Is the recent success of the men’s and women’s national team a sign of things to come for soccer in America?
The U.S. women’s national soccer team made history on July 5th when they defeated Japan to win the 2015 World Cup championship. The win gave the U.S. their third world championship the most of any country in women’s soccer.
The team also found redemption by avenging their loss to the Japanese team in the world championship game four years ago. The World Cup finale capped off what was an amazing stretch of soccer played by both national teams.
While the women were making their dominant run in the World Cup. The men were busy earning wins over seas against defending World Cup champions Germany and 3rd place finalist the Netherlands with both games being played in opponent’s home country.
The recent support that U.S. soccer has received for it’s success is a sign of the change that Americans have had with their attitudes towards the sport. The reputation and support for the U.S. women’s team can be thanked for record-breaking ratings FOX experienced during their coverage of this year’s World Cup tournament.
According to Sara Bible of TV by the Numbers, the championship game between the U.S. and Japan earned an average of 25.4 million viewers making it the most watched soccer match in U.S. television history. Bibel’s colleague Amanda Kondoljy reports that the women’s championship games beat the men’s final in 2014 between Germany and Argentina by over 8 million viewers.
The popularity of watching the game is not only as high as they ever been according to Daniel Cox of the Public Religion Research Institute the interest in the sport is continuing to grow. In Cox’s Huffington Post article he makes a case that soccer is gaining ground on American football in popularity.
P.R.R.I. research poll in 2014 revealed that Whites, Blacks, and Latinos were three times more likely to watch the 2014 World Cup no matter what their interest was to watch soccer on regular basis. Cox also points out that young people (ages 18-29) and Latinos are the biggest demographics who watch soccer.
The average age of soccer fans are lower than fans of football and baseball and the Hispanic population is expected to triple by 2050. These two demographic trends could be the reason why soccer could give football a run for it’s money as America’s national pastime in the future.
The love of the games has translated itself well from the TV screen on to soccer fields across the country as more athletes appear to have an interest in playing. According to the U.S. Youth Soccer governing body the amount of kids playing have increased from 103,432 in 1974 to over 3 million in 2014. The sport has even done better in youth participation than football, which saw a 10 percent decrease in 2013 according to E.S.P.N’s Steve Fainaru.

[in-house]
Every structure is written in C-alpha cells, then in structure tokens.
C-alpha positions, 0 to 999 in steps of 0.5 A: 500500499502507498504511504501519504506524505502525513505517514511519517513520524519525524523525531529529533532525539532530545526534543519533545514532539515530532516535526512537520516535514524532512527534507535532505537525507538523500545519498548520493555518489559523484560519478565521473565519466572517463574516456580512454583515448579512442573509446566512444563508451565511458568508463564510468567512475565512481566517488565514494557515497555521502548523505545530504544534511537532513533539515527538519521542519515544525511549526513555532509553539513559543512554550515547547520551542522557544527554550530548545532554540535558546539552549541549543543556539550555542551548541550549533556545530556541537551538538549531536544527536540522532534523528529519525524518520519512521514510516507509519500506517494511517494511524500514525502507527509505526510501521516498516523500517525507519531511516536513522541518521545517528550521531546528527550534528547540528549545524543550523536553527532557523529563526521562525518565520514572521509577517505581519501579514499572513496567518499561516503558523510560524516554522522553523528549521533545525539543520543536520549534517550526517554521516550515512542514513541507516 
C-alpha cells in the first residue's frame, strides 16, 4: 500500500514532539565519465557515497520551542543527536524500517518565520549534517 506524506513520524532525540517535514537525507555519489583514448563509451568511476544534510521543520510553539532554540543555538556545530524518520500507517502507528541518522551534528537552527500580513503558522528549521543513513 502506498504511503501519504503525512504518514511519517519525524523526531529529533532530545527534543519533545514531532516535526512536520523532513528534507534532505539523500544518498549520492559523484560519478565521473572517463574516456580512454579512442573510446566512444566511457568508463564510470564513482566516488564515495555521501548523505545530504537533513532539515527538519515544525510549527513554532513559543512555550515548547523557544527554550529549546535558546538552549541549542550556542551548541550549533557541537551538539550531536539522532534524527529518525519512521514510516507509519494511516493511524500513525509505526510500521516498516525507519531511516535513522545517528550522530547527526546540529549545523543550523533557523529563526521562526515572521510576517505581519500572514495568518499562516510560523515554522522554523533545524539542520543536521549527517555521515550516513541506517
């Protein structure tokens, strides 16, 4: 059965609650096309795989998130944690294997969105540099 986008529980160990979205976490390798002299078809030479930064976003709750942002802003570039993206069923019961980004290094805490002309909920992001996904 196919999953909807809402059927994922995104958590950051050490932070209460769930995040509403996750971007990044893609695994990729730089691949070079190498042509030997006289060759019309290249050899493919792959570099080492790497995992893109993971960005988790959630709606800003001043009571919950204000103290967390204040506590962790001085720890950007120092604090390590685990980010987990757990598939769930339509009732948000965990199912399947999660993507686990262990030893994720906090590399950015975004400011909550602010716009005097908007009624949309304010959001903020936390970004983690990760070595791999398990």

Davis Marino-Nachison of the Wall Street Journal chronicled the success soccer has had on expanding the game on the professional level in the America. Marion-Nachison talks about the new trend of internationally recognized soccer talent choosing on their own free will to play for Major League Soccer (M.L.S.).
The premier soccer league for America and what was once seen as a laughing-stock to the international community and a dumping ground for aging legends when they could not play on top-level any more.
The article also mentions the major expansion that has happened in the first and second division pro leagues inside the country.The M.L.S. has expanded to 20 clubs as of this year and will be adding two more by 2017 (Atlanta and Los Angeles).
The second division leagues have made great strides in their expansions to give more players an opportunity to play on a professional level. In its first five years of existence the North American Soccer League (N.A.S.L.) has created 13 franchises as of this year and look to create another five by 2018.
The United Soccer League (U.S.L) has added 17 franchises to its league in the last two years creating 24 clubs in their first five season.According to Marion-Nachison eight of the division two clubs are owned by M.L.S.franchises who look to develop more talent to play at the professional level.
Soccer has finally hit a spot in America’s heart and will not go away anytime soon.
The games quick pace and continuous action makes the matches quicker than most of major sports in the country.
The small amount of contact in the sport will ease parent’s fears of long terms medical effects from playing it especially for children and teenagers. The appeal to the millennial and the continued growth of the Latino population will give soccer the momentum it will need to grow its popularity in the country.
Futbol may not overtake its American counterpart in the next five years but with time and the growth of it’s fan base. “Are you ready for some football?!” could one day have a completely different meaning.
Ben Abrams is the Collegian sports editor. He also writes the column, “I Left My Lunch in the Library”.